As more and more banks are being downgraded to a problem bank status in this difficult economic environment, they are facing the prospect of a regulatory enforcement action.
Many banks need to add new board members because some are reaching a mandatory retirement age or because others who agreed to stay through the financial crisis now want to rotate off the board. Banks need to keep in mind that they will be under close scrutiny by any prospective candidate who will be conducting due diligence on the bank at the same time the bank is conducting due diligence on the candidate. In order to ensure your bank can attract top candidates for board positions, consider the following before beginning the recruiting process:
(1) Needs assessment: The board of directors should conduct a needs assessment to identify which qualities and skills in new board members would augment the skill set of the current board.
Identifying the knowledge and skills the board needs is critical to ensuring a satisfactory recruiting process.
(2) Corporate Governance: While all potential board members will likely inquire first about the amount of the bank's Directors & Officers Liability Insurance coverage, the more knowledgeable candidates regarding banking will also inquire about the corporate governance practices, i.e. the manner in which the bank is overseen by the board of directors. The board should determine how answers to the following questions would affect the recruiting process:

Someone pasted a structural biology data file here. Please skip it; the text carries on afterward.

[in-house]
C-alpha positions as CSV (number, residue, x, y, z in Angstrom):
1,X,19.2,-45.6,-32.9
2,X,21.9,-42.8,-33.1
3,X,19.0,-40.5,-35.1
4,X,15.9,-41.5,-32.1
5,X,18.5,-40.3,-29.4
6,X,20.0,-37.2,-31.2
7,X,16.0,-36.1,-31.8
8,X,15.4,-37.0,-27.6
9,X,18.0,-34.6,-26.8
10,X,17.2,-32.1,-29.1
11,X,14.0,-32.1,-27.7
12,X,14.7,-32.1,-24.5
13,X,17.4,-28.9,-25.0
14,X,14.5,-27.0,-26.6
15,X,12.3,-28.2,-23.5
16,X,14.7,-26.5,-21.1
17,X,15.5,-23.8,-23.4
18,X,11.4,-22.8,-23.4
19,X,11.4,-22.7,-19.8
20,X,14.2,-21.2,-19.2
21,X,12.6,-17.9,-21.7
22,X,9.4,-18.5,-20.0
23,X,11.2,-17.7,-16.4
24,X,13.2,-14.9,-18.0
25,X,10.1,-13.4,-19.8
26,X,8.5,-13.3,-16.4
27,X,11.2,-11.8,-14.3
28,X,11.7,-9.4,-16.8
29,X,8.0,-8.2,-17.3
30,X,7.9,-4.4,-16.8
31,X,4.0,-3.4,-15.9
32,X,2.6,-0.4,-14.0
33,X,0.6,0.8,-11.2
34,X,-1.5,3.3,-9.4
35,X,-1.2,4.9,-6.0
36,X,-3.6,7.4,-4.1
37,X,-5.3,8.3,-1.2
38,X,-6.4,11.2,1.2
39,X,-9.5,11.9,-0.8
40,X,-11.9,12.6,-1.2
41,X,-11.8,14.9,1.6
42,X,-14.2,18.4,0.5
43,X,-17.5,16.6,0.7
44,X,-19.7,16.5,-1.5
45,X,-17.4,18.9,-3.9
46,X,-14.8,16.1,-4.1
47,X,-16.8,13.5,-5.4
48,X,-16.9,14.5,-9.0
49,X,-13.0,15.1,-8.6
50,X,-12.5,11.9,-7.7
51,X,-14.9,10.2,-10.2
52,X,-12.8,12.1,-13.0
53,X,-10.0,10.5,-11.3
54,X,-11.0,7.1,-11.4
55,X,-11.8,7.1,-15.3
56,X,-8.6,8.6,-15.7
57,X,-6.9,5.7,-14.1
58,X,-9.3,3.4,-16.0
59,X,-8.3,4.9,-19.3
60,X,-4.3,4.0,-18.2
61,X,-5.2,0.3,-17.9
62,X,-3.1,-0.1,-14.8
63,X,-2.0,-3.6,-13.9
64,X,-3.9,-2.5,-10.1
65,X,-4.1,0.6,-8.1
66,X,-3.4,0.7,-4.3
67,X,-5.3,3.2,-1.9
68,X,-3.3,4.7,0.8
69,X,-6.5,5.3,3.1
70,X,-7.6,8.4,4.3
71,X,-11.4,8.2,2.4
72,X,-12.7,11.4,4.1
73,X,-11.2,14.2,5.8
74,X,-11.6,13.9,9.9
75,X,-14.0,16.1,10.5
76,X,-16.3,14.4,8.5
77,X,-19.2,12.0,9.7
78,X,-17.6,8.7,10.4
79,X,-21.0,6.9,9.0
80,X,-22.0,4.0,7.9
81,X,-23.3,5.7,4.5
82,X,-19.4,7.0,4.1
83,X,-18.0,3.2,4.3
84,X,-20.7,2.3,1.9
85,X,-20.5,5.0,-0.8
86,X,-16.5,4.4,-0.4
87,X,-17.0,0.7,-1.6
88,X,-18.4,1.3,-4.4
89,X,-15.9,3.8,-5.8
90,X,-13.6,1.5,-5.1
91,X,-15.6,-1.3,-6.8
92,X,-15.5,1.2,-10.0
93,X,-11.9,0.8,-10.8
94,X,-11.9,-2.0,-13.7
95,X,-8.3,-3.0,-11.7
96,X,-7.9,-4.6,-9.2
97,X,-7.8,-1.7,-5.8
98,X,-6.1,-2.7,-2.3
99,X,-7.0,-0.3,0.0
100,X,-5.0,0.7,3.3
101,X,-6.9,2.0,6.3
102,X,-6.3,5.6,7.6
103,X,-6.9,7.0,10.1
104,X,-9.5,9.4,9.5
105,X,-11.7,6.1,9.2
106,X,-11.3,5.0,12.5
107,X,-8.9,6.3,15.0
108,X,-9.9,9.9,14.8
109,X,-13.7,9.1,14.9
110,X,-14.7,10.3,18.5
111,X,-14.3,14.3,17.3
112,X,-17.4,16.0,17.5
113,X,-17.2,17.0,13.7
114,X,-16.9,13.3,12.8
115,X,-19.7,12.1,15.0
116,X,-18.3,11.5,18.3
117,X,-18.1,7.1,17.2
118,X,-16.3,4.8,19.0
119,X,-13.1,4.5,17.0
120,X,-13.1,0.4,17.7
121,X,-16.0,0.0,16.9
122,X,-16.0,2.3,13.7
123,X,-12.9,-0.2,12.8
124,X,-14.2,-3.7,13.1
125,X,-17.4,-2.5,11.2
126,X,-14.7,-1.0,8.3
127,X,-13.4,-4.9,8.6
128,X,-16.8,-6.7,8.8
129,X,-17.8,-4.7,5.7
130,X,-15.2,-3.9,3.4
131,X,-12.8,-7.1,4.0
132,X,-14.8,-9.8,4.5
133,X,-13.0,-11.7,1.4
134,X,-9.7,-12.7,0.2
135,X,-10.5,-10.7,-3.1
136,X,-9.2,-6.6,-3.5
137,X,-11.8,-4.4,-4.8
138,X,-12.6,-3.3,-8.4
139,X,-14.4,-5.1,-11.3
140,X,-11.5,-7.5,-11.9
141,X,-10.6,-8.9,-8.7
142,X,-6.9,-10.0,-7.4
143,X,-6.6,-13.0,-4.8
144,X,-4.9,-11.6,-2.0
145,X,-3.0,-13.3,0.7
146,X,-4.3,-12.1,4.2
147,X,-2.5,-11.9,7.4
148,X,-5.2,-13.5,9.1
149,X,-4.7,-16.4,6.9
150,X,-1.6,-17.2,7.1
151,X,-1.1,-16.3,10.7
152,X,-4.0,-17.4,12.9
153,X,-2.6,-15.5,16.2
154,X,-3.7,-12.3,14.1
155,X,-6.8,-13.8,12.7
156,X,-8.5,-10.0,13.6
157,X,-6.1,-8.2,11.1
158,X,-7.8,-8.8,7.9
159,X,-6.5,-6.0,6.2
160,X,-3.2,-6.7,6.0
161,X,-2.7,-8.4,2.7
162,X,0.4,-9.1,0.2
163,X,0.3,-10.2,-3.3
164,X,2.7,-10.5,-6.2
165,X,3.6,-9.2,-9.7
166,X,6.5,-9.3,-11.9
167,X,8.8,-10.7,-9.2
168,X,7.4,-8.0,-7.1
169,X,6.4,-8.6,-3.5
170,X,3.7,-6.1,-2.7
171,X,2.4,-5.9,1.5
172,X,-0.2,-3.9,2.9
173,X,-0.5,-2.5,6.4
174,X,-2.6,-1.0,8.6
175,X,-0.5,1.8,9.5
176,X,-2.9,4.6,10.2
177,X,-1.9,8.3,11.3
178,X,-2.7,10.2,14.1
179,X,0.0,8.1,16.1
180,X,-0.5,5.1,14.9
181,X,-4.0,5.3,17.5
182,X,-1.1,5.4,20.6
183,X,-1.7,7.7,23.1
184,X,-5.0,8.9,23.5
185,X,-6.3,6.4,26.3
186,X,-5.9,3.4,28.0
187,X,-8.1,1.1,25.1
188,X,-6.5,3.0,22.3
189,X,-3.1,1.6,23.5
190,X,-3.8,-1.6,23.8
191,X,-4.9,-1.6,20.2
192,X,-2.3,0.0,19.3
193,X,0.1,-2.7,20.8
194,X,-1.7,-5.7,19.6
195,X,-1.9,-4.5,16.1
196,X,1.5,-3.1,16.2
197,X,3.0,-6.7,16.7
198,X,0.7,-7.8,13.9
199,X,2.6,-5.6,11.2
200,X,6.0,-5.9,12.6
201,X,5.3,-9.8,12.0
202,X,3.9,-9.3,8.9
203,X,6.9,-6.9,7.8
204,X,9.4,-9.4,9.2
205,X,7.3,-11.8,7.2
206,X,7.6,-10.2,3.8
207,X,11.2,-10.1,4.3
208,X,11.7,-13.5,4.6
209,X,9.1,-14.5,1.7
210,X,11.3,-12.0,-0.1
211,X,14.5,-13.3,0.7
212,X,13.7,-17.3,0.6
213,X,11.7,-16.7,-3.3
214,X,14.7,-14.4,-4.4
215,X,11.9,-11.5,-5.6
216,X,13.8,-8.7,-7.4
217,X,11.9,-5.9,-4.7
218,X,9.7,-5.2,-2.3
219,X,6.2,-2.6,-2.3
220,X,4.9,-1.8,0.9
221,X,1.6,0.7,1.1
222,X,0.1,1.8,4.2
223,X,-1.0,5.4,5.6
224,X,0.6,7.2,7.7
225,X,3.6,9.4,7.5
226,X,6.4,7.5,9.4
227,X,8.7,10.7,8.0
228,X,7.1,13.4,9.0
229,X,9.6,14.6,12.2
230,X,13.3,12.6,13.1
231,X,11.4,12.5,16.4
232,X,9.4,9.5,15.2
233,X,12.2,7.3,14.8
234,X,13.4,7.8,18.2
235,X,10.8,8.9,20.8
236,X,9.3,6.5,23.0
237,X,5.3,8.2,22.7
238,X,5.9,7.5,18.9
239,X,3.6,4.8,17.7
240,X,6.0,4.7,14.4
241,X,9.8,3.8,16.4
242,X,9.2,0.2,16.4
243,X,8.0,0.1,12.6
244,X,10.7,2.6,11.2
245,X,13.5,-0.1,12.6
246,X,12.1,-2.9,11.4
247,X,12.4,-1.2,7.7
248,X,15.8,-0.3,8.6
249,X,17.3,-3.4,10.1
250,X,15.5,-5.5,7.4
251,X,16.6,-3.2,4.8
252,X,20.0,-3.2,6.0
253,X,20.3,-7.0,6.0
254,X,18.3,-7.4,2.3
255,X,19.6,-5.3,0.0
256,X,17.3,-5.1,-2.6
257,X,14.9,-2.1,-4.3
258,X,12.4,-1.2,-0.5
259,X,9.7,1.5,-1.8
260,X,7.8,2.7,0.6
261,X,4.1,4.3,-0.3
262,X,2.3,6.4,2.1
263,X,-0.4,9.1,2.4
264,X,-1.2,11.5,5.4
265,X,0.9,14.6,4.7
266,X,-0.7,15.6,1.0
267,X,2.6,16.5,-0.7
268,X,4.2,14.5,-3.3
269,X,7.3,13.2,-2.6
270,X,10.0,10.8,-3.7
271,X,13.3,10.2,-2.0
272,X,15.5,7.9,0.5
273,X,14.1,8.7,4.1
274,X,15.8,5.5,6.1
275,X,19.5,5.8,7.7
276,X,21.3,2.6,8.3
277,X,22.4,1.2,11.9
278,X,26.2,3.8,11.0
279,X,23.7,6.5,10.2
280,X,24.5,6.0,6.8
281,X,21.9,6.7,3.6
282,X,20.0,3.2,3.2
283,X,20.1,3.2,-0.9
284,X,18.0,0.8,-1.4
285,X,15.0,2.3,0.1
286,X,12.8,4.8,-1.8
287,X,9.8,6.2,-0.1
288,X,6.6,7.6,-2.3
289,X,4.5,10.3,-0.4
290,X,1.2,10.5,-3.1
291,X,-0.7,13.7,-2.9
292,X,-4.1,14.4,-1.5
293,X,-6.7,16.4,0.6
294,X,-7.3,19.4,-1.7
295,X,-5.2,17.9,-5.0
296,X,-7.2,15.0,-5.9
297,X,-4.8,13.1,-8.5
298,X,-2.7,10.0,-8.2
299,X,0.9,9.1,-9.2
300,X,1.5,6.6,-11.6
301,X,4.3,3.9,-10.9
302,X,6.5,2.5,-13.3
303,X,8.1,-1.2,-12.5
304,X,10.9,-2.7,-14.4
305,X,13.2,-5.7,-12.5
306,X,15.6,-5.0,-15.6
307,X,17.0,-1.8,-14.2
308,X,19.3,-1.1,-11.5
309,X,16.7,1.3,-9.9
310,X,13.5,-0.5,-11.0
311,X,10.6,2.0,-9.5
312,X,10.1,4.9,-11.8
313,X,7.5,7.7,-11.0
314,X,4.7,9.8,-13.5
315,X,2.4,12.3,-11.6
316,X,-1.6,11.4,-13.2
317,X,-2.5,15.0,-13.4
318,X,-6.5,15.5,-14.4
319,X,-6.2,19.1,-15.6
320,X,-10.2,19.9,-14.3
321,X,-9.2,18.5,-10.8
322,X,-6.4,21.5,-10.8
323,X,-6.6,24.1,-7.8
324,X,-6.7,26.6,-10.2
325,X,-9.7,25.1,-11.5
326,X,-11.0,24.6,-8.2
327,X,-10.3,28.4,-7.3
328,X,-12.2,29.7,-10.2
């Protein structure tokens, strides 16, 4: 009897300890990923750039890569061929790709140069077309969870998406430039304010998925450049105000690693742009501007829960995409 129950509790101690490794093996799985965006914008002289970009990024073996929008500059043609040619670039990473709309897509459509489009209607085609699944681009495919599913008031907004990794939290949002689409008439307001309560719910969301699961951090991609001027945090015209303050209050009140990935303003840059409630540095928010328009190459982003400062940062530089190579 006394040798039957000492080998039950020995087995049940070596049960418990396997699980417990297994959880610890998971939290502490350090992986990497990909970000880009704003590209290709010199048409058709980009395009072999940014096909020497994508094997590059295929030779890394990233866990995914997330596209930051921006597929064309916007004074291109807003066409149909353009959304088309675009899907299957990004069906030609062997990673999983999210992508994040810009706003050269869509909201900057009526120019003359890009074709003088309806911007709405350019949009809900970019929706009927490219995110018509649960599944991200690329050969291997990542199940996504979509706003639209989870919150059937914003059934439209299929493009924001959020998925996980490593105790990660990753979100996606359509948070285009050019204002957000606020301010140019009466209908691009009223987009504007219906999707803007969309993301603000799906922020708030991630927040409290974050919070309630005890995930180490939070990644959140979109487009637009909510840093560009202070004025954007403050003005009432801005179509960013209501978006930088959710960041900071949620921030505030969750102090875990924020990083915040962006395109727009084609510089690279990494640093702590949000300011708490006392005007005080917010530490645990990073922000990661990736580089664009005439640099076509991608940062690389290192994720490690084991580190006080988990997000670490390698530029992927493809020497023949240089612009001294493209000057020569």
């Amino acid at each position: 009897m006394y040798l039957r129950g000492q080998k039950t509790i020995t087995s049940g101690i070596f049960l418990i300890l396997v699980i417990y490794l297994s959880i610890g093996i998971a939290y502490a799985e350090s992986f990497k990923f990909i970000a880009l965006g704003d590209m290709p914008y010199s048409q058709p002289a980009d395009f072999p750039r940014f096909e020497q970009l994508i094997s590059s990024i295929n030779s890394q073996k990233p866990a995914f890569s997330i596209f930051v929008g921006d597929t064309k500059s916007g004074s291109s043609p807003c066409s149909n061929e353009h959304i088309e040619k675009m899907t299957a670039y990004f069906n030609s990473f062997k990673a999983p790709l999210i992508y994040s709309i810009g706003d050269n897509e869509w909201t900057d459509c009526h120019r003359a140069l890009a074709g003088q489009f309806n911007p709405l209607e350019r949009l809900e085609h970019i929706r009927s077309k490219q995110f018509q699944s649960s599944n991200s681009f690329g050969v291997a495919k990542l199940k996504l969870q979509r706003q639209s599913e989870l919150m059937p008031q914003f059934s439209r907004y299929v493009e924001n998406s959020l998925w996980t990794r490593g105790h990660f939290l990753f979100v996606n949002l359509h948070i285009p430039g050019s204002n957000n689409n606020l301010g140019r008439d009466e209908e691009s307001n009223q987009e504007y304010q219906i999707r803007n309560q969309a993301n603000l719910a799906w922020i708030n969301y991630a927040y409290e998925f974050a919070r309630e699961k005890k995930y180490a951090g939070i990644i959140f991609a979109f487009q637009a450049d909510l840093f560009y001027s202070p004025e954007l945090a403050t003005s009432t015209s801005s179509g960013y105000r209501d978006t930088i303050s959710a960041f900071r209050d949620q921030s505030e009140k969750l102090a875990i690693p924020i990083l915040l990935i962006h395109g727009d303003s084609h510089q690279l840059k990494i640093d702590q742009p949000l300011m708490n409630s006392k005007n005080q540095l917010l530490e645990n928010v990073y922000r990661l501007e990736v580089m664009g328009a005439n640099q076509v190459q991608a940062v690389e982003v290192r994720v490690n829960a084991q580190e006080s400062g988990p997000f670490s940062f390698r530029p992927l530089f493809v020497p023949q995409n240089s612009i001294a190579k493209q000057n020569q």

(3) Board Training: New board members need to make informed decisions from their first meeting, so how they get up to speed on the issues facing the bank is important.
(4) Strategic Planning: The OCC's Semiannual Risk Perspective for Spring 2014 states that "strategic risk remains high for many banks."
(5) Board Assessments and Peer Evaluations: Board assessments and peer evaluations are part of good corporate governance.
There is no better time to get your house in order than when guests are due to arrive, and likewise, reviewing these five topics, and perhaps making some adjustments ahead of the search process, will pay dividends in attracting new board members.
Catherine Ghiglieri is the former Texas Banking Commissioner and is President of Ghiglieri & Company based in Austin, Texas. She is co-founder of The Bank Directors' College which provides training to bank directors. See www.ghiglieri.com and www.thebankdirectorscollege.com.
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For almost thirty years, bank regulators have operated under the Too Big To Fail (TBTF) Doctrine, whereby insolvent large banks are treated differently than insolvent community banks by keeping the large banks open and closing the community banks. Now is the time to do away with TBTF once and for all